• One of the things that Howard Schultz and the Starbucks executive team have identified is some operational changes. Scheduling is a key factor for workers. During the pandemic, many people got shut down, and the communication behind it did not always make it to the frontline workers. There are also changes with ice makers, and other operational factors.
    • Starbucks has also shifted their messaging. Previously, it was disconnected, and even some managers were joining the Starbucks unions. So they put a lot of effort into looking at the Starbucks brand both internally and externally.
    • The first Starbucks union elections are often not talked about. The narrative that was picked up nationally was that this was a grassroots organizing movement, and there was an element of that, but there was also early intervention. Subsequently, once people look beyond Boston and Buffalo, and go nationally, it is hard to argue that it is not grassroots. But the kickoff was not the case early on. 
    • In the midst of early organizing, Starbucks was working hard to protect its progressive brand while also preventing Starbucks unions, and the company did not get the result they desired.

The Future of Starbucks Unions

  • Workers United continues to be involved with Starbucks unions, holding initial meetings for stores looking to organize. 
    • Professional organizers need to come in if locations of such a large brand want to unionize. They need to take thousands of complaints and roll them into a series of bullet pointed demands that everyone is on board with.
    • Organizers are zoning in on workplace rights and protections from firing, and they are looking for a voice in the process. 
    • Workers United will hire seasoned negotiators to work its way through the Starbucks unions.
  • On the first day of bargaining, Starbucks walked away from the table. This shows that both parties need to bring in seasoned professionals. 
    • It is unclear how the NLRB will respond to this behavior.
  • There have been some wildcat strikes at Starbucks locations, but the only day of action so far was on Labor Day where employees held “sip-ins” at locations, which was a potential test run for a larger national day of action where organizers attempt to shut down locations.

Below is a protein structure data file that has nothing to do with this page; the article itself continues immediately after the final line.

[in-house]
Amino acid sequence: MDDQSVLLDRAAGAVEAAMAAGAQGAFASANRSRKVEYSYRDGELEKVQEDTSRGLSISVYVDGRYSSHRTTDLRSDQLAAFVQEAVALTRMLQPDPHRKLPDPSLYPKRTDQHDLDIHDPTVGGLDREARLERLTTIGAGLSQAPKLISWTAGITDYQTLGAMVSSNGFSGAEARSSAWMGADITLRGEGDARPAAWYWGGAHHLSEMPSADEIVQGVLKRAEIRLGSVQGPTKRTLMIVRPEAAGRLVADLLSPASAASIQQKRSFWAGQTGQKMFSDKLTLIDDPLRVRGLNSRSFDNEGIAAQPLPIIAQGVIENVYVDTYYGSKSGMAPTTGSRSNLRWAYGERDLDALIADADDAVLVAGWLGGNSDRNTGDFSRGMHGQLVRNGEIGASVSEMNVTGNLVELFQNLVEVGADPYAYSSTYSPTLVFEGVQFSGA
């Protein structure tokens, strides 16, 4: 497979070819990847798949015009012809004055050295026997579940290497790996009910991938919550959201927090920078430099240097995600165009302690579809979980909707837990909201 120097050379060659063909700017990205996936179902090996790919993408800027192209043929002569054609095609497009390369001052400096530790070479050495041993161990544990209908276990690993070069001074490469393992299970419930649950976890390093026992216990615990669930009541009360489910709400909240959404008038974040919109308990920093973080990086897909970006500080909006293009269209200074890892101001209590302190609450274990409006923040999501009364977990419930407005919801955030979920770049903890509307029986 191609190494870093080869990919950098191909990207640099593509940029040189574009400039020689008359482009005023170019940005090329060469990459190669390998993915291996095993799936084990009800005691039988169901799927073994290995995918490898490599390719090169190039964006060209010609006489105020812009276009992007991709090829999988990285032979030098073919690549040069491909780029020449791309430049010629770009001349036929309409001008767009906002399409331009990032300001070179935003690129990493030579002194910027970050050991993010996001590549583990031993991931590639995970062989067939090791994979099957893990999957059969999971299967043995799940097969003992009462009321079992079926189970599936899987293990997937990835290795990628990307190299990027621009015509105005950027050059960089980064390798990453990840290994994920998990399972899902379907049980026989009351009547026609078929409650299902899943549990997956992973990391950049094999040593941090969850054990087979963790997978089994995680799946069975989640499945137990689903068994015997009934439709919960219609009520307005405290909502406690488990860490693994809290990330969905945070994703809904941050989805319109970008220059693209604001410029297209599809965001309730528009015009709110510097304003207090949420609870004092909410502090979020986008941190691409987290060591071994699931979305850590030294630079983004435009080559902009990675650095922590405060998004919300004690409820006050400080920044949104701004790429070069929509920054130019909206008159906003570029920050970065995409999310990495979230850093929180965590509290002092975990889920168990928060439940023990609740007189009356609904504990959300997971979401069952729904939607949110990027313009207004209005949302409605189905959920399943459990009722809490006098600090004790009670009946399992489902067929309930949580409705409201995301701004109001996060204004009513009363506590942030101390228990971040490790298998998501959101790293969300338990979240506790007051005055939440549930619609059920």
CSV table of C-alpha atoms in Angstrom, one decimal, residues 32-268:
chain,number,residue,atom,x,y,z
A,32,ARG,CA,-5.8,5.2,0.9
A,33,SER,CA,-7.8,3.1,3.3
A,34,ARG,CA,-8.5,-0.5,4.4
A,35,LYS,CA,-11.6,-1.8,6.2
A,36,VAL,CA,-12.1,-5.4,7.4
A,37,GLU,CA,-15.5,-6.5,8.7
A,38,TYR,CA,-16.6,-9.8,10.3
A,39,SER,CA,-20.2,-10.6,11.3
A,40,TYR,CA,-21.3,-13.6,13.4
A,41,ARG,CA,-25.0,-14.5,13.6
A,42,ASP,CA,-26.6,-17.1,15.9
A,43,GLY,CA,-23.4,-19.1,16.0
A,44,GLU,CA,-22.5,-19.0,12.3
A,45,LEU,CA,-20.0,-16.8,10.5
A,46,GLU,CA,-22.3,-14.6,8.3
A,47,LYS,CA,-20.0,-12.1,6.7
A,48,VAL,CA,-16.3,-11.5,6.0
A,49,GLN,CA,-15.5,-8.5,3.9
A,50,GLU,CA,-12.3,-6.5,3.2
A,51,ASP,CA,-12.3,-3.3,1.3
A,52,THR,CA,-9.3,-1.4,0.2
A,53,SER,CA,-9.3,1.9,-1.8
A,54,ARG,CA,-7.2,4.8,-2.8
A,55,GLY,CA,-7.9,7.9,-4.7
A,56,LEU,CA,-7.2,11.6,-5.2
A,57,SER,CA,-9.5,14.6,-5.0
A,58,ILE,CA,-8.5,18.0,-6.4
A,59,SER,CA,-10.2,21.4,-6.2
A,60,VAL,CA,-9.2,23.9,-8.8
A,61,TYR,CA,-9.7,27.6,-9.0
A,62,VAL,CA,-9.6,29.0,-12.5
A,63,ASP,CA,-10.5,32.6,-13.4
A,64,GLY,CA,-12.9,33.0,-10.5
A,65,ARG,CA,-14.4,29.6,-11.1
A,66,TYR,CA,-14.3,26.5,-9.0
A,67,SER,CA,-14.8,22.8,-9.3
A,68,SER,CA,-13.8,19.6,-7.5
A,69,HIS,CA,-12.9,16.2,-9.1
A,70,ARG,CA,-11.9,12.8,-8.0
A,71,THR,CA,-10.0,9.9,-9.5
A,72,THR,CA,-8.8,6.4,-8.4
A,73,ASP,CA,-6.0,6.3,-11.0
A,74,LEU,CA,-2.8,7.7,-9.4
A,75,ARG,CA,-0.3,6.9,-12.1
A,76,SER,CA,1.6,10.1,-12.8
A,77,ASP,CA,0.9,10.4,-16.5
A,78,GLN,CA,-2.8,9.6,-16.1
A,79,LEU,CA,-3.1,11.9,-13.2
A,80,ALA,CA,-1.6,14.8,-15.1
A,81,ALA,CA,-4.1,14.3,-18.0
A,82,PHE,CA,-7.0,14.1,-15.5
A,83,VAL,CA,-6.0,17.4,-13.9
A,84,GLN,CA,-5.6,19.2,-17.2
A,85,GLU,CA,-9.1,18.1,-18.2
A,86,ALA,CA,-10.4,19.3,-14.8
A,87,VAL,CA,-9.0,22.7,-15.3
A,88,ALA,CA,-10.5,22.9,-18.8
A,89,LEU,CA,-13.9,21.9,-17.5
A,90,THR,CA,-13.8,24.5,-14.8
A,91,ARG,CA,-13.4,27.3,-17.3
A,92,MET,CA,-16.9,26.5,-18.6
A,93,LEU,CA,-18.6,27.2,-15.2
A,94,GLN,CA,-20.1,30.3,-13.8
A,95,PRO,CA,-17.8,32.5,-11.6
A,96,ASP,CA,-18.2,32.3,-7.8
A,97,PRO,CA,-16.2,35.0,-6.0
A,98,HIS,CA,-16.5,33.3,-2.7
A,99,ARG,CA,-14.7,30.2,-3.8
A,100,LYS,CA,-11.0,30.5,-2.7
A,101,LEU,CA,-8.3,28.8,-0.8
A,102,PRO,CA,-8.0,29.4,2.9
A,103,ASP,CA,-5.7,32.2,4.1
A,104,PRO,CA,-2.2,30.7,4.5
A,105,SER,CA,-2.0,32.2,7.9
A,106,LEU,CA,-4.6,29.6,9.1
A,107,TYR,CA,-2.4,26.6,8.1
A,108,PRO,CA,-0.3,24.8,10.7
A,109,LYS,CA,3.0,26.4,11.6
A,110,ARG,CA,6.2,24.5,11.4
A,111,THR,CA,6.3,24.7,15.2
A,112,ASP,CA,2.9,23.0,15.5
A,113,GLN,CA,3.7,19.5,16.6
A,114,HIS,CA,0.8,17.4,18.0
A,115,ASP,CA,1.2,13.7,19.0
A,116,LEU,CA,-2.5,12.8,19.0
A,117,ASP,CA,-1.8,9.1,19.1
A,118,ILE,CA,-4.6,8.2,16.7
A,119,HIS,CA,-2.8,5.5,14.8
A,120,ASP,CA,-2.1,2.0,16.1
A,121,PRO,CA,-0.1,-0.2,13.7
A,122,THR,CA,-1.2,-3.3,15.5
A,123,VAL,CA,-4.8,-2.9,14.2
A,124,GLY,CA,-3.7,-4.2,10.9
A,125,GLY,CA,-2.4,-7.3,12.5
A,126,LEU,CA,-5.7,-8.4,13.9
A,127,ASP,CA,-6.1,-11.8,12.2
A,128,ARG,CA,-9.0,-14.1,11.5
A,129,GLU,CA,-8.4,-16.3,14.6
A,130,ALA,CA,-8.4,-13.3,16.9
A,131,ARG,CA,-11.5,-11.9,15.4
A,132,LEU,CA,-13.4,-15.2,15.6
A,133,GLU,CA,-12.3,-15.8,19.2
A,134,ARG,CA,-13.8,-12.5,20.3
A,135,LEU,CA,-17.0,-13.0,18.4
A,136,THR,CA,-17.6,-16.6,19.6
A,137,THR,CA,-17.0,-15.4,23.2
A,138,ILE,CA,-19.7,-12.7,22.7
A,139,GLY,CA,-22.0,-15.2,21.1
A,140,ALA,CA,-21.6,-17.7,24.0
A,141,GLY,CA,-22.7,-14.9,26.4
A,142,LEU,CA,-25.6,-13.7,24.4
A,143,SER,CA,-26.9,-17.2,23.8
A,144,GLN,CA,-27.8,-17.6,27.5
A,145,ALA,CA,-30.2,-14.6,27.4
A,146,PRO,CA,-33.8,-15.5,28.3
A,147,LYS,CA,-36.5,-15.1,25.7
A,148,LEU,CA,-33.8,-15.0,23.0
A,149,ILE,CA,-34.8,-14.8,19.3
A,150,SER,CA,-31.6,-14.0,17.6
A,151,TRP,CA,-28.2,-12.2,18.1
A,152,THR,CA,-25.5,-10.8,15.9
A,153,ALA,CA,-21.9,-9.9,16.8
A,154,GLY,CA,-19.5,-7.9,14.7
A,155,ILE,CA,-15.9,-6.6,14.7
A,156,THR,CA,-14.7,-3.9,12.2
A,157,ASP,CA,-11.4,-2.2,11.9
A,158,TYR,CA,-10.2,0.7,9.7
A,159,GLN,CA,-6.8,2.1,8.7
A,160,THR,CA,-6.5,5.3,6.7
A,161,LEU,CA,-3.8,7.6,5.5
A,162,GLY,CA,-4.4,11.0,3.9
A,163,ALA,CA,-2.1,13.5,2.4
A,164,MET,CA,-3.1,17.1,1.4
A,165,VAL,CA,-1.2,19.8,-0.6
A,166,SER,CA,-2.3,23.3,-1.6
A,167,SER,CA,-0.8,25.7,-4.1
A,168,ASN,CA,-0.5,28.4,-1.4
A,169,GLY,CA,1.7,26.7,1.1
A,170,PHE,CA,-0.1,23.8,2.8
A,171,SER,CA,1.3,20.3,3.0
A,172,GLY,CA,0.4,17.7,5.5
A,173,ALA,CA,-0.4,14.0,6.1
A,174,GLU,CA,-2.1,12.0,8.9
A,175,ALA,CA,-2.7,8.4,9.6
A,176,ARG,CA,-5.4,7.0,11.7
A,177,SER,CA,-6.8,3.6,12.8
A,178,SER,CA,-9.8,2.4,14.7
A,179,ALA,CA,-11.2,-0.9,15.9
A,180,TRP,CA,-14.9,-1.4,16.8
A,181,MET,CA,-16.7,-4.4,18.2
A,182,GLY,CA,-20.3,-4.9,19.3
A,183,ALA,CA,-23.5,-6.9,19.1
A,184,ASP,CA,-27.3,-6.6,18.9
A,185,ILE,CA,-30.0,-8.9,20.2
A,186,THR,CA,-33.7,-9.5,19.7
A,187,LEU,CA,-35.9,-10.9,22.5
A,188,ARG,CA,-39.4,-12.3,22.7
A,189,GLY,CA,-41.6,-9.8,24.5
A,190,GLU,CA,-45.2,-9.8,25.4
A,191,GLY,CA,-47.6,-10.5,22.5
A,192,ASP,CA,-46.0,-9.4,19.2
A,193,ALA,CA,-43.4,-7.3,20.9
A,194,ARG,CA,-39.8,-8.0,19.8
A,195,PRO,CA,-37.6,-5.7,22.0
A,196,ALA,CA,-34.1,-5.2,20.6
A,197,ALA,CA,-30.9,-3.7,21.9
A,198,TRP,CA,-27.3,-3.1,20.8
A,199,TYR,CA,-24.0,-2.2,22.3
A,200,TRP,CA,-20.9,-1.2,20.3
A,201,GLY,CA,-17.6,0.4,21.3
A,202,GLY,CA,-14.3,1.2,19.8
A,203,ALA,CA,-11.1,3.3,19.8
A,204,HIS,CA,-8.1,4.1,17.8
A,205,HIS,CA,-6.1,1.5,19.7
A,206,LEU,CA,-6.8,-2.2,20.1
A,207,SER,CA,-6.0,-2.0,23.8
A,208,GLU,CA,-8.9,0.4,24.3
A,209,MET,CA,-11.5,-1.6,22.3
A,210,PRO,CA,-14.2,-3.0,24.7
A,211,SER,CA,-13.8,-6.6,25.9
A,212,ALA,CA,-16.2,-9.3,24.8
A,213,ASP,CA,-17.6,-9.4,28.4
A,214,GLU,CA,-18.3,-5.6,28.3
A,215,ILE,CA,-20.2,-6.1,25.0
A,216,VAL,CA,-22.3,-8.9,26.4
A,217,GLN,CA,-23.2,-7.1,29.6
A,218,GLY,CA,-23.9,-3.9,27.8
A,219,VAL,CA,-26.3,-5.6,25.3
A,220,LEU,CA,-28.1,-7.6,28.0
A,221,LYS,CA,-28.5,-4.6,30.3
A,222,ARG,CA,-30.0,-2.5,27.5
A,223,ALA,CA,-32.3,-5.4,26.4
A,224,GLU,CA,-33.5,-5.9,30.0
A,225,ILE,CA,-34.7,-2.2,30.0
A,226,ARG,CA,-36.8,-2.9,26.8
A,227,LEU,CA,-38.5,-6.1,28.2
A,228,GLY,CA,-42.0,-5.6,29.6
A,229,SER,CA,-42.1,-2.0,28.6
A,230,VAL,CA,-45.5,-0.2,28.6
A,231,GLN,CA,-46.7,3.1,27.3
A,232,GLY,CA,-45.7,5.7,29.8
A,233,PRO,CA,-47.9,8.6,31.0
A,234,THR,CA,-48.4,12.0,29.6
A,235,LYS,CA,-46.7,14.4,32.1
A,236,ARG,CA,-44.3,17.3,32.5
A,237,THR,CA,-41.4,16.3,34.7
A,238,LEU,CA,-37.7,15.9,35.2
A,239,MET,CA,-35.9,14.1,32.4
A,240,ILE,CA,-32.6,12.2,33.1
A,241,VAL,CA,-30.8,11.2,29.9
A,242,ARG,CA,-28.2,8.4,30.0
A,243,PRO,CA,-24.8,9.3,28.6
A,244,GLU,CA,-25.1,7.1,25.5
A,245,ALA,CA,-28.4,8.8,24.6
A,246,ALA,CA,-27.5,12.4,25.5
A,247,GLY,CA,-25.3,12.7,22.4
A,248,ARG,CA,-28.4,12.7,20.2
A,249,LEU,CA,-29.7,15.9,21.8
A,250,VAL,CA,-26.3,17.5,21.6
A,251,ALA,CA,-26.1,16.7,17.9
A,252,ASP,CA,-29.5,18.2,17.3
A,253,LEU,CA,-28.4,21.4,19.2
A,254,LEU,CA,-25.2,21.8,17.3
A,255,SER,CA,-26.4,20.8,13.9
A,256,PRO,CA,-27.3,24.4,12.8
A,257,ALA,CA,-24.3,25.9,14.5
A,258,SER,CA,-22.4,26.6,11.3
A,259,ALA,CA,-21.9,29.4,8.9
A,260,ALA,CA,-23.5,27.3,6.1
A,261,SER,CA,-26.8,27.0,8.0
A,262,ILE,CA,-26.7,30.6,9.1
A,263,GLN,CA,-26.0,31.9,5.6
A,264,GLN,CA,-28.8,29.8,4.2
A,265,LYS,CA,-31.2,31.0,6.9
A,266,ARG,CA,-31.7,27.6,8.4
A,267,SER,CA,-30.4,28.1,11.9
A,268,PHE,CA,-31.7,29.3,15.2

• It is expected that negotiations will get uglier, and actions will get more aggressive, as locations get deeper into the bargaining process.
  • Recently, there’s been a bit of a slowdown in the rate of Starbucks organizing campaigns.
    • Part of the reason for this is that Starbucks Workers United initially took advantage of the low hanging fruit - the locations that were very union friendly were the ones who picked up on the unionization trend very quickly. 
    • There was always going to be a falloff, regardless of how aggressive Starbucks was going to be.
    • Some of the company's actions early on may have hurt them, but Starbucks has gotten more sophisticated at responding to unionization, which has also contributed to the slowing down. 
    • We are at the point where Starbucks unions will need to demonstrate some wins at the bargaining table if they are going to keep the momentum going. 

Employers and Threats of Unionization

  • Every union wants to “bottle this lightning”, but when the Starbucks organizing campaigns started, they weren’t meant to be the starting ground for the modern labor movement, but it has become that.
    • If unions aren’t able to reach concessions and make good on their promises, contract unionism will find itself in a difficult spot.
    • There is a new study that shows that workplaces are more divided than ever, especially along partisan lines. There is also an increase of partisanship in brand marketing, and a leaning into cultural identity. Meanwhile, workers expect these identities to be represented in the workplace. 
    • Employees are connecting online and there is no delineation between personal and professional life. Workers hold the same values across all forms of life and so do their expectations. This becomes a fraught environment for companies to navigate.
    • Every brand is different based on political positioning, branding, and culture, but all of the issues are being pushed down on the workplace, and forcing them all to become aligned and strategic. 
  • Starbucks has spent decades attracting progressive workers, but the perspective of what being progressive means has changed over time based on how society has started to shift. 

Align Public Strategies

  • Align Public Strategies looks at external events in the political space and helps companies think through their positioning.
    • Labor relations happen both inside and outside of a company, and companies need smart people on both sides to make sure everything is aligned.
    • Align Public Strategies also has a podcast called Working Lunch, and Mr. Coley is a co-host on that podcast. The program addresses labor and union movements within companies, labor policy, and the commonality across business models. It talks about a lot of different issues that impact entry level employers, but labor policy does take up a lot of the conversation.

Franklin Coley Background

  • BA from the University of North Carolina at Chapel Hill
  • He began his career working in the political sphere, on a variety of political campaigns
  • During this same time, he worked as a Special Assistant with the US Department of Labor
  • He was the Vice President of Business Development for Berman Property Maintenance & Construction
  • Mr. Coley was Principal at Touch Strategies
  • He served as Partner at Parquet Public Affairs
  • He is currently serves as Partner at Align Public Strategies